April 1, 2023
Sponsored by Beck's Hybrids
Soybean cyst nematodes (SCN) were first identified in the United States in North Carolina in 1954. Within a 70-year time frame, they have become the greatest yield-reducing pest and disease of soybeans in the U.S., despite only being able to move a few inched per year in the soil on their own. University experts from 29 soybean-producing states have estimated SCN causes more than twice the amount of damage as the next yield-reducing pest (seedling diseases). It is now estimated that SCN costs US soybean producers close to $1.5 billion per year.
SCN can build up their populations rather quickly. The average female cyst contains approximately 200 eggs (about half the eggs become male, and half are female). It takes approximately 24 days (depending on temperature) to go from egg to egg, and each year there can be three to six generations.
Let’s take a hypothetical situation in which a susceptible soybean variety is grown, and one cyst survived:
One cyst contains ~ 200 eggs and ½ are female, so ~ 100 females.
In one generation, 100 female eggs can eventually form a cyst that contains another 200 eggs (½ of which are female) containing another 100 females.
Over four generations: 100 x 100 x 100 x 100 = 100,000,000 cysts
This is an exaggeration, as many of the cysts will die, but even if 90% of the cysts die, you can go from one to 10,000 in a year. With this type of growth, it is not surprising that SCN has become the number one pest.
For about 30 years, the soybean industry has relied on the same method to control SCN: using a “resistance” breeding or indicator line called PI 88788. As of 2022, more than 90% of all soybean varieties contained PI 88788 as the breeding line.
Think about SCN race resistance similarly to herbicide resistance. Using PI 88788 would be equivalent to using glyphosate alone to control weeds for 30 years in a row; we know how that story ends! Using PI 88788 is worse than the glyphosate scenario because you have 3 to 6 generations of SCN per year.
We have all seen what has happened with weeds resistant to glyphosate, and we are now seeing the same thing with resistance buildup to PI 88788. In the last several years, SCN populations have been increasing in fields with PI 88788 resistance.
Currently, there are 16 different races of SCN and about seven different breeding or indicator lines that confer resistance to some of the races. There is no breeding or indicator line that is resistant to all races. Because we have been using the breeding line PI 88788 for so many years, there has been a race shift, and SCN counts are increasing on PI 88788 lines. Figure 1 shows how this shift has resulted in higher numbers of females being able to reproduce on PI 88788 over the years.
Photo submitted by Beck's Hybrids
Photo submitted by Beck's Hybrids
This means that other breeding lines, such as Peking, are showing promise and higher yields. This past year, Beck’s variety, BECK 3300E3brand, which is Peking, was the top-yielding variety in a Mid Group 3 trial. Additionally, BECK 2430E3brand, which is also Peking, finished fourth out of 17 in the early Group 2 trial. Many of the Peking varieties are finishing at, or close to, the top of Iowa State University trials.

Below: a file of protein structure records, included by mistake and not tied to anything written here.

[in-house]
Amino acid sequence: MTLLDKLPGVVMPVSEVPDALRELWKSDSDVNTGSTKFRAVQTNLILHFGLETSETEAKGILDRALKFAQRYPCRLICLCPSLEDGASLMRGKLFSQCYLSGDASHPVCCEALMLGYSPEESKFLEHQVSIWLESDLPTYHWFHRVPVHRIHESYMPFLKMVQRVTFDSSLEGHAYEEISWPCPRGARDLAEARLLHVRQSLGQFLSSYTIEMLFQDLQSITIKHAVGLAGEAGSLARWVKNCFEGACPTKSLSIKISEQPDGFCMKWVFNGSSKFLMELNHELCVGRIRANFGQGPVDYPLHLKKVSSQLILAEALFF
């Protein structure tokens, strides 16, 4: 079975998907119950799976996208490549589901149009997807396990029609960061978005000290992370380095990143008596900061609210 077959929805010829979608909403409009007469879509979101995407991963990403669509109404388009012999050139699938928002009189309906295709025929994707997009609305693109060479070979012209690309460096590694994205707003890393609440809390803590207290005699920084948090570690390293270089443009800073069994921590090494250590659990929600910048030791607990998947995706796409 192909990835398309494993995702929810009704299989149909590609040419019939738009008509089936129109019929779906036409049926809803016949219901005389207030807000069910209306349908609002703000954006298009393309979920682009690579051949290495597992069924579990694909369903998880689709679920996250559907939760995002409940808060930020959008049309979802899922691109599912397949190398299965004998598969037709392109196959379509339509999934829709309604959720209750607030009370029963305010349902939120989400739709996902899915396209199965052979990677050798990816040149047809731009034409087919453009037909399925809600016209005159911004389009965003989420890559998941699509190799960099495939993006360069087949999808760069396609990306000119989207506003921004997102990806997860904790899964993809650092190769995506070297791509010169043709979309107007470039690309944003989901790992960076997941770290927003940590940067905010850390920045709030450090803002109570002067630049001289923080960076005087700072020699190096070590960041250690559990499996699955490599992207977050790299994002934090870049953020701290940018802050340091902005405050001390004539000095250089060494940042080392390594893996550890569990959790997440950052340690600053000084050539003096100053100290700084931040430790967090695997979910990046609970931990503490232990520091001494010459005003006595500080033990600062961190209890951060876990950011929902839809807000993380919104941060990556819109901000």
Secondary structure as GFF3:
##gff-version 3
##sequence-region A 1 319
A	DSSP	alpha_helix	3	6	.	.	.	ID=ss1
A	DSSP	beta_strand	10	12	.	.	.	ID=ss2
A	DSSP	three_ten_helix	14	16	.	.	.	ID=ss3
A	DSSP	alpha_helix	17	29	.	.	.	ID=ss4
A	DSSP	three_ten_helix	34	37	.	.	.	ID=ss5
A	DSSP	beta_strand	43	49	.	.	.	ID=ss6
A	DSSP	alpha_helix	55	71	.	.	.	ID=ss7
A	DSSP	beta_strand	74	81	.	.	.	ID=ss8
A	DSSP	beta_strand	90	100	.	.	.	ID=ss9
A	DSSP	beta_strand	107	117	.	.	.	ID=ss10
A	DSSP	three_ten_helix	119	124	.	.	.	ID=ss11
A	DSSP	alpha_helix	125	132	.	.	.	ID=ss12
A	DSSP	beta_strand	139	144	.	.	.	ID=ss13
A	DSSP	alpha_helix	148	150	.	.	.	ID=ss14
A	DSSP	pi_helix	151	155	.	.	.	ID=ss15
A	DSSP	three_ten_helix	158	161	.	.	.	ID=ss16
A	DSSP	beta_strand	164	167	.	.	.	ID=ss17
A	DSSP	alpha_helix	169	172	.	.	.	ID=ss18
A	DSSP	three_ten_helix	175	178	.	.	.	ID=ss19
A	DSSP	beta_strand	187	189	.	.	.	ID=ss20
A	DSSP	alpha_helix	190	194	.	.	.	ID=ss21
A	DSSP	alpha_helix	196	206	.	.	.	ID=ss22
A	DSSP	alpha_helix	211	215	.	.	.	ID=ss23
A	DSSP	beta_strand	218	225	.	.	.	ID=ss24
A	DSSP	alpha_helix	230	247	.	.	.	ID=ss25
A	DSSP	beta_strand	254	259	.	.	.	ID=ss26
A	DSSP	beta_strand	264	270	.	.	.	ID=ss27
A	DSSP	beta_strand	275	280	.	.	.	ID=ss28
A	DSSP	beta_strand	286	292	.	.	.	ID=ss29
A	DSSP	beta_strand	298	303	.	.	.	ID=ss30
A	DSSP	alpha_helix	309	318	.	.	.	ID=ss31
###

Damage from SCN can be difficult to diagnose. Sometimes the damage can look like potassium deficiency or appear as drought stress. Sometimes it is just a stunted plant that may show no outward symptoms at all. Many times, we see Sudden Death Syndrome (SDS) and just blame it on that, even though there is a high degree of association between SDS and SCN. If your soybeans are not yielding as you think they should, then it would be wise to take a soil sample in the affected areas to see your SCN counts. Chances are, you may have an SCN problem.
We need to manage SCN populations as potential yield loss is expected to rise as more populations become resistant to PI 88788. Here are a few suggestions:
Take soil samples to determine your levels.
If you find your levels are moderate to high, rotation to non-host crops like corn is the simplest and cheapest method. This can reduce the population, but it won't eliminate it, as the cyst has been reported to survive for at least nine years without releasing eggs.
Seed treatments can help to reduce the impact of SCN. Beck’s base seed treatment contains Nemasect®, a biological, which helps with SCN, and the upgraded ILEVO®+TWO.0® gives an additional mode of action for SCN.
Rotate away from PI 88788 and into another breeding line like Peking.
Control winter annual weeds that host SCN, like henbit, purple deadnettle, wild mustard, and common chickweed.
Cover crops, like daikon radish and annual ryegrass, may reduce SCN populations by producing nematicidal compounds or serving as a trap crop to stimulate the SCN eggs to hatch.
Don’t let SCN become the number one yield-reducing pest in your fields. Take the steps necessary to keep the populations under control so you can continue to improve soybean yields on your farm.
Beck's - Farmers At Heart® - revolutionized the customer seed buying experience by remaining true to a foundation built on faith, family, and farming. Founded in 1937, Beck's appreciates the farmers who have helped them become the largest family-owned retail seed company and the third largest seed brand in the United States. The Beck family is now in its fifth generation of family members who work in the business to honor God and help farmers succeed. The Beck family and team of employees help farmers achieve success from generation to generation through authentic customer experiences, product diversity, seed quality, and performance. With a home office located in Atlanta, Ind., Beck's serves farmers throughout the Midwest and Mid-South. For more information about Beck's Superior Hybrids, Inc., visit www.beckshybrids.com.
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